As they got older their parents added to their responsibilities. In a day that was usually full from daylight to dark, children rose to light the fires in the morning, emptied the chamber pots into the outdoor privy, brought in wood and water, swept floors and cleaned muddy boots. They cleaned stables and tended the stock. They helped seed and weed the garden, and in the late summer and fall they joined the whole family in the arduous task of harvesting. By adolescence most boys and girls had learned the household and farm skills. This competence was reflected in the fact that, theoretically, those who reached puberty (legally 12 for girls and 14 for boys) could be married. In practice, very few youngsters took this step. Growing maturity was recognized by all taking on increased responsibilities, and by boys being enrolled in the militia at 16 and beginning their indentures at about the same time. Although most waited till age 25 for marriage (the mean age of marriage between 1700 and 1730 was 22.4 for women and 26.9 for men), a person became a functional adult in New France at about age 20. The push to maturity was probably hastened by high mortality rates, which ensured that half the adolescents in the colony had only one living parent.

In the late 18th and early 19th centuries childhood among the Loyalists and later anglophone settlers was very similar to that described for New France; children were needed and highly valued for the work they did. Since they could be easily fed and clothed from the produce of the household, they were soon an economic asset rather than a liability. Travellers commented that Canadian children of both French and British background tended to be more independent and self-reliant than their European counterparts.

In the 19th century schooling became a dominant childhood experience. Around 1800 only a small number, mostly boys, had much formal education. By 1900, most children attended publicly supported schools for a few years, and many attended consistently between about 5 and 16 years of age. One reason for this change was that Canadian children became the beneficiaries of new attitudes emerging in western Europe and North America, which saw childhood as a stage of life in which greater protection, sheltering, training and education were necessary. Although this change in attitude affected all children, we see evidence of it first in the care of dependent children. Canadians began to build special institutions to care for orphans and for children whose parents could not care for them. Changing economic conditions accompanied changing attitudes to children. Thus children attended school because maturity and compactness of settlement, improved roads, etc, made it easier for them to meet for schooling; because mature farms could more easily spare youngsters for at least part of the year to go to school; and because parents came to see that education was increasingly useful in a society in which commerce and then industry became important. Parents recognized that, for many jobs, literacy was becoming a practical necessity rather than an ornament.

The growth of cities and industries changed the rhythm of the seasonal cycles of farming, fishing, lumbering and trapping. The home ceased to be the primary place of production. A rising standard of living permitted families to devote more of their incomes to improving the quality of their lives. They moved to larger houses, they ate better food and lengthened the period of time that they kept their children out of the paid workforce. With fathers now away for the customary 60-hour work week, mothers who stayed at home had to assume most of the responsibility for raising the youngsters over this longer period of dependency.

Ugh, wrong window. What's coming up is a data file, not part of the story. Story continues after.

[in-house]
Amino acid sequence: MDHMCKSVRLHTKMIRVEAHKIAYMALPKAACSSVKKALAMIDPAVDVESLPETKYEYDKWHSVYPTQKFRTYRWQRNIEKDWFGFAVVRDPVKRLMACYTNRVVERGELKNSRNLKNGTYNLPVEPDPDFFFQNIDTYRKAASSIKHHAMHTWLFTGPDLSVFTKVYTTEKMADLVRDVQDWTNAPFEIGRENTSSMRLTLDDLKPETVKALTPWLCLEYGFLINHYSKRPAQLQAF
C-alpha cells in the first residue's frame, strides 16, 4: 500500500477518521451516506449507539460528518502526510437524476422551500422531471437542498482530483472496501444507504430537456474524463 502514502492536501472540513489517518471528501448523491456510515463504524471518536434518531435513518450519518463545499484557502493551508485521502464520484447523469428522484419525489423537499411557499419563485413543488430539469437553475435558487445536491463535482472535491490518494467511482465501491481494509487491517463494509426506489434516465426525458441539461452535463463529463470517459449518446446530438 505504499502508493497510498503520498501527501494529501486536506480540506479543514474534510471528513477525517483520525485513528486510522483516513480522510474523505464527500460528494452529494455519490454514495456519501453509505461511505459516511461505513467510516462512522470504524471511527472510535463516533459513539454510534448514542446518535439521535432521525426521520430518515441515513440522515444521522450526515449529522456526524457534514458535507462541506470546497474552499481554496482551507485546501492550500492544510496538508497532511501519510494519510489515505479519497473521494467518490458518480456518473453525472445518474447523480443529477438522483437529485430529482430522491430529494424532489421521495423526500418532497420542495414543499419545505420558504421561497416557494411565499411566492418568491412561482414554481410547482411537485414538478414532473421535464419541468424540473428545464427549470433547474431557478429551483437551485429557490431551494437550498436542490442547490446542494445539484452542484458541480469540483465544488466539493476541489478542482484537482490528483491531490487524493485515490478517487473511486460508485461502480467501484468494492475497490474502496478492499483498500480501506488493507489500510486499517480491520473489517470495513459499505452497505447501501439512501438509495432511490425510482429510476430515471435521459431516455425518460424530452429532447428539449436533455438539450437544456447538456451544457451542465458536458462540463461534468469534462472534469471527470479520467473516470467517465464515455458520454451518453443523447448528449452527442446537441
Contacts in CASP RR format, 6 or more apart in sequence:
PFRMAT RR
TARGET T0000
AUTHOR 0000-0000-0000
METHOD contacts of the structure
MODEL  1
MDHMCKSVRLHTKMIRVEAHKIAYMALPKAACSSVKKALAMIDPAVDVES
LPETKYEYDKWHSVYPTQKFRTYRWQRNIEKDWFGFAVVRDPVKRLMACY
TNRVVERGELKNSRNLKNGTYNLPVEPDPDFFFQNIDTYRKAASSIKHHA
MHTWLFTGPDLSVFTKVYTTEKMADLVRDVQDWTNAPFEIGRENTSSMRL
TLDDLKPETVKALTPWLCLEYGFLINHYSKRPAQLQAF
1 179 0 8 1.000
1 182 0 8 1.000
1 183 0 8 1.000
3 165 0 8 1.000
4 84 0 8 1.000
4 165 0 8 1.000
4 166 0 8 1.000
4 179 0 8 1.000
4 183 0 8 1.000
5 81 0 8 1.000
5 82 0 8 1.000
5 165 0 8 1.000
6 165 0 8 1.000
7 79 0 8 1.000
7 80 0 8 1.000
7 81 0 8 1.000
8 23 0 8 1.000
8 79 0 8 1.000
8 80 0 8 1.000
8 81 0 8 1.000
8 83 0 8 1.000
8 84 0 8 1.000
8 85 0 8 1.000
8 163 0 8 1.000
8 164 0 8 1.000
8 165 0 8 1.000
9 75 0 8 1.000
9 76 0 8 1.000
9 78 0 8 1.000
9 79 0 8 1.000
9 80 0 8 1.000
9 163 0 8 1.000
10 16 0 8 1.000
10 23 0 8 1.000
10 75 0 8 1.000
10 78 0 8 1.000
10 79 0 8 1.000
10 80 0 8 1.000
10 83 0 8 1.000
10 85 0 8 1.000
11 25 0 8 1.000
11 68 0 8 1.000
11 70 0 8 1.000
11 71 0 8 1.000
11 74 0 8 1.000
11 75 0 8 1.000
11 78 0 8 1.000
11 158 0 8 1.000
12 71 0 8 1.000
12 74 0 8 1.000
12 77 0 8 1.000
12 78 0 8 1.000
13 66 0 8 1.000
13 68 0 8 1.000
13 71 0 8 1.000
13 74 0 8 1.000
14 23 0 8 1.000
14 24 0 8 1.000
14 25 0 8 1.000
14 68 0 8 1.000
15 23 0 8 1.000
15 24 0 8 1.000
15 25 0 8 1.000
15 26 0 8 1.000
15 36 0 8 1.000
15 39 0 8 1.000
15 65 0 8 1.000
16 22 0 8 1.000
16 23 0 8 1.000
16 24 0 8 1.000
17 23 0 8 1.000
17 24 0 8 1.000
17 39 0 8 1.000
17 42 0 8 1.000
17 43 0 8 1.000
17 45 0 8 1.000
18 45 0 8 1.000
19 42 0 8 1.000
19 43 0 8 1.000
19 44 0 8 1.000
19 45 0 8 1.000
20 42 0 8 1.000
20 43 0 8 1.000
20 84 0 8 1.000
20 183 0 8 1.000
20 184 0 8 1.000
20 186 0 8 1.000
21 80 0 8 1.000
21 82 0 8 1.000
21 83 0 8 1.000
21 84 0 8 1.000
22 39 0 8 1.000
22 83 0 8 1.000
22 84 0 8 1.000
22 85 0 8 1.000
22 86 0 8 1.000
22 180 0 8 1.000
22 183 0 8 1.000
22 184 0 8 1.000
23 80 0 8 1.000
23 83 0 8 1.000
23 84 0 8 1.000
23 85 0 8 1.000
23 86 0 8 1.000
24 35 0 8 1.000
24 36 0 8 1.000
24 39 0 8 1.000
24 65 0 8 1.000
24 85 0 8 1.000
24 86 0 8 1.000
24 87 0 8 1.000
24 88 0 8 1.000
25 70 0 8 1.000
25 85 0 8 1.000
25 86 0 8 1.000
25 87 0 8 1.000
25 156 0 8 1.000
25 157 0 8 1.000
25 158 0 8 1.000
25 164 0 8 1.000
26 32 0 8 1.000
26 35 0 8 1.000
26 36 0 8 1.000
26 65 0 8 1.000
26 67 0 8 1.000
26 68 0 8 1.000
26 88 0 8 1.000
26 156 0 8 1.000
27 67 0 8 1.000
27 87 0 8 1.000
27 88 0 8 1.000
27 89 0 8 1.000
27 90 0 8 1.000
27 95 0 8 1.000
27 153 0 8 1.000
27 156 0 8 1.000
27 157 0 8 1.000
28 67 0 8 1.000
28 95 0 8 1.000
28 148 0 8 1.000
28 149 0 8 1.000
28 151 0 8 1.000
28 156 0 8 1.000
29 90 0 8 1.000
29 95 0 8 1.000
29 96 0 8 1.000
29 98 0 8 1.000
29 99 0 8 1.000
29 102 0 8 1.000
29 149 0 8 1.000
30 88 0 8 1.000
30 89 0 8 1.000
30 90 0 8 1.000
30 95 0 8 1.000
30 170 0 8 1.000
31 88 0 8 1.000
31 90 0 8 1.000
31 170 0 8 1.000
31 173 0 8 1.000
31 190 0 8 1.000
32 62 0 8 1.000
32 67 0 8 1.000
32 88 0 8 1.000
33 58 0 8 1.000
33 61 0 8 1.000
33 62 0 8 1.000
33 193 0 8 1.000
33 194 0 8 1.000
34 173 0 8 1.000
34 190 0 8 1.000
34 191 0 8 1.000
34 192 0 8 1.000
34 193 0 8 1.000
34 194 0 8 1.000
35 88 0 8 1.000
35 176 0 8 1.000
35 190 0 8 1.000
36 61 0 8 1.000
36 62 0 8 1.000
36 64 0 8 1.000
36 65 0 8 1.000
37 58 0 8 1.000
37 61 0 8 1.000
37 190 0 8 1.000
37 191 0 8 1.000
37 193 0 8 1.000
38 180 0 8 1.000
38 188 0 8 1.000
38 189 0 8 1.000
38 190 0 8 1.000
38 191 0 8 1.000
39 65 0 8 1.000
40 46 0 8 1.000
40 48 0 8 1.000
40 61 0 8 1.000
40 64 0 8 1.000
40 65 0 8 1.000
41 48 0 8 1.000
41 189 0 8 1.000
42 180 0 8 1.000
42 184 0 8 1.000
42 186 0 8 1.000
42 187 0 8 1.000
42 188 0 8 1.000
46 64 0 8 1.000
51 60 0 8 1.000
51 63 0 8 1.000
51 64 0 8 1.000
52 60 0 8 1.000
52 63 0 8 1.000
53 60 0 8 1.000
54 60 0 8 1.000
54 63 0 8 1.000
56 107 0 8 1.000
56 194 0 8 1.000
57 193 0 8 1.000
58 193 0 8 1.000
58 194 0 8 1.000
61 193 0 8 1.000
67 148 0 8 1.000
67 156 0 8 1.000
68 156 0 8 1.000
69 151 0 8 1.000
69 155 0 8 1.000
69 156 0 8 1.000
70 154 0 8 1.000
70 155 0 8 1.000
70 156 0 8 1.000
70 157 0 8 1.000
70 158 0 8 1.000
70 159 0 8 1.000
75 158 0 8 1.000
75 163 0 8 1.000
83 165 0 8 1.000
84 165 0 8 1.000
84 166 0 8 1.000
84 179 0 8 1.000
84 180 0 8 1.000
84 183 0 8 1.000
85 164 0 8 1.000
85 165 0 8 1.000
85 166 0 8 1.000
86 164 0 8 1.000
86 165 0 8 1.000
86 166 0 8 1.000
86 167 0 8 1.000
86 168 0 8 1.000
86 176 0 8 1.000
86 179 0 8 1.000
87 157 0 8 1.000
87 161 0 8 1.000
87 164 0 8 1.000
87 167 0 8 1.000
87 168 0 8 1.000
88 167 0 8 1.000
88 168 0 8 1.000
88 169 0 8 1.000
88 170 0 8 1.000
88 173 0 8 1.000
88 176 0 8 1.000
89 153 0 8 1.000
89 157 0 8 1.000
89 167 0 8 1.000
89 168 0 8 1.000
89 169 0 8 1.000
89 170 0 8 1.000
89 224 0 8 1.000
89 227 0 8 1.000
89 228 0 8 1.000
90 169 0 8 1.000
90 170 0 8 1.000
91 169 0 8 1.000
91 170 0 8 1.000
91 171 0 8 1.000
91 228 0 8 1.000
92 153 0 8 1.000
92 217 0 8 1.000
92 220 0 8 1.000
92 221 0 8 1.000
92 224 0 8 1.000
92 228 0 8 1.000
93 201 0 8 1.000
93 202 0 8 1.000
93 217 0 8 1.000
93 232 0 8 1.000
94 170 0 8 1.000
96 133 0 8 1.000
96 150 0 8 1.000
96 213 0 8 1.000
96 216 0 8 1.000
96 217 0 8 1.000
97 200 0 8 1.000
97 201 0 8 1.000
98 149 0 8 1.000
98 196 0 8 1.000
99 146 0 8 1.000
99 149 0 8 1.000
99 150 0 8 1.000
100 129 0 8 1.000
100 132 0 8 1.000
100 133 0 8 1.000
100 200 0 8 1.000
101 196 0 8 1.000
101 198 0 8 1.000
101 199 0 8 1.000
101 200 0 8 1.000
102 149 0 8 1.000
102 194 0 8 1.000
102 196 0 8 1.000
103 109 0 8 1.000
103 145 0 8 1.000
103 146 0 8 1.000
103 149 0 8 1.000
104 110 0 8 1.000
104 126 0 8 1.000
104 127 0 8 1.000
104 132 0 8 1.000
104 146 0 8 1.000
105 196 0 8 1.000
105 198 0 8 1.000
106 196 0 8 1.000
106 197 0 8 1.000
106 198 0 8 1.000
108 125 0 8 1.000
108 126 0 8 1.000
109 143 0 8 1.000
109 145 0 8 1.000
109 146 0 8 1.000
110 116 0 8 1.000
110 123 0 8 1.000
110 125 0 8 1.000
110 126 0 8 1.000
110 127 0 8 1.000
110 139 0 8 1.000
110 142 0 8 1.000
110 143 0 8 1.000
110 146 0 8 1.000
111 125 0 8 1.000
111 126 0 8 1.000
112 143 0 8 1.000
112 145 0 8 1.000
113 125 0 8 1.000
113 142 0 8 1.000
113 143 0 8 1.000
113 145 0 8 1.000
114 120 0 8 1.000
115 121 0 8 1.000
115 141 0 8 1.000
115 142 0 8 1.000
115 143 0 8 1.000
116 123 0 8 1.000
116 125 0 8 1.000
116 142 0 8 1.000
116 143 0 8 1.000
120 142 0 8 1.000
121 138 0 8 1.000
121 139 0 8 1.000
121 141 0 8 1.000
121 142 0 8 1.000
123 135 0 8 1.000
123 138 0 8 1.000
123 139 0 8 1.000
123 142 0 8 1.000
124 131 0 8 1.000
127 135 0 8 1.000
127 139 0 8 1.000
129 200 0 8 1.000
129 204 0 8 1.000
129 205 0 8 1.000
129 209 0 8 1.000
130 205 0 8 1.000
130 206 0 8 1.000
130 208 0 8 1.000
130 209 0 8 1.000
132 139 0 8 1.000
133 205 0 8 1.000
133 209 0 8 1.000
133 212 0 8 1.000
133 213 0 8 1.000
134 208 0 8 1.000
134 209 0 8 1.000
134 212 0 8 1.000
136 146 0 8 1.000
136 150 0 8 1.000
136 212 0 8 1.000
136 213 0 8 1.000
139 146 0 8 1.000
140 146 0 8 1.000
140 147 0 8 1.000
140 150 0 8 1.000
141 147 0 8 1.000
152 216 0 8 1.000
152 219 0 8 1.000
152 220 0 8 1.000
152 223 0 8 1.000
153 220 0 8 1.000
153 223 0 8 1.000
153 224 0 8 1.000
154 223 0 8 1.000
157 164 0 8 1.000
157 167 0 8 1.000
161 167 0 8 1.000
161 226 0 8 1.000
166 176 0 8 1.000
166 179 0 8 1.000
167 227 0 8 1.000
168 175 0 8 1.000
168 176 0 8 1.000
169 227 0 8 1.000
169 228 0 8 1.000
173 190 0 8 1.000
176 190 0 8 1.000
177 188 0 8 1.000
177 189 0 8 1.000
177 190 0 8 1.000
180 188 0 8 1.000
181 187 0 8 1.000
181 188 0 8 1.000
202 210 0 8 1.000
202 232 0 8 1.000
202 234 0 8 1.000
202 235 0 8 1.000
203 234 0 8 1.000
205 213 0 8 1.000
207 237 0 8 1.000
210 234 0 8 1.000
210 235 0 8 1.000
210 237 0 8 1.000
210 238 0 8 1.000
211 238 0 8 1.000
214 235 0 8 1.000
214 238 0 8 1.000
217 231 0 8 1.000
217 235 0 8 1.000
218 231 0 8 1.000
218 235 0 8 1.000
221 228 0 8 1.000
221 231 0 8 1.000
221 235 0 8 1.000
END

Improved child rearing and child care became public concerns. By the 1920s in anglophone Canada (perhaps a little later in francophone Canada) new social policies and programs had been created for children. Social activists tried first to bolster families who were already doing a reasonable job of raising their youngsters. In their public health work they tried to increase the chances of survival of all children. They strove for an educational system which, in addition to teaching the traditional three Rs, would also prepare girls to be better housekeepers and mothers, and boys to be sober, honest, well-trained and industrious breadwinners and fathers. Reformers tried to improve the physical and social environment of homes and schools; they set aside and began to supervise playing-fields and parks, and supported such new organizations as the Boy SCOUTS and GIRL GUIDES.

The social reformers also tried to help children and families with special problems. So that reluctant families and young people would take advantage of the school system, they pressed for the regulation of CHILD LABOUR, compulsory school attendance and the appointment of truant officers. To prevent families from breaking up as a result of the death or incapacitation of the father, they campaigned for workers' compensation and mothers' pensions. Factory Acts and antisweating legislation were introduced to protect the health of working-class mothers and their children, and a few DAY CARE operations were started. At some schools milk or hot lunches were provided, and "fresh air" funds were begun to take poor children and their parents out of their environment once a year.

Social reformers also tried new ways to salvage youngsters whose families would not or could not rear them. They began to question the merits of children staying for long periods of time in the institutions built in the 19th century. Canadians gradually ended the grim practice of "baby farming." They began ADOPTION services to place illegitimate babies in family homes rather than in foundling institutions and to legitimize children whose parents subsequently married. Socially conscious legislators shifted the care of vagrant, orphaned, neglected, dependent, "incorrigible" and delinquent children from institutions to families (see JUVENILE DELINQUENCY). They passed the Federal Juvenile Delinquents Act and set up a system of juvenile courts, detention homes, and probation officers to deflect youthful delinquents from crime. Between the 1920s and the 1970s, Canadians strove to put all of these programs into effect and to bring them to bear on the lives of all children in the country.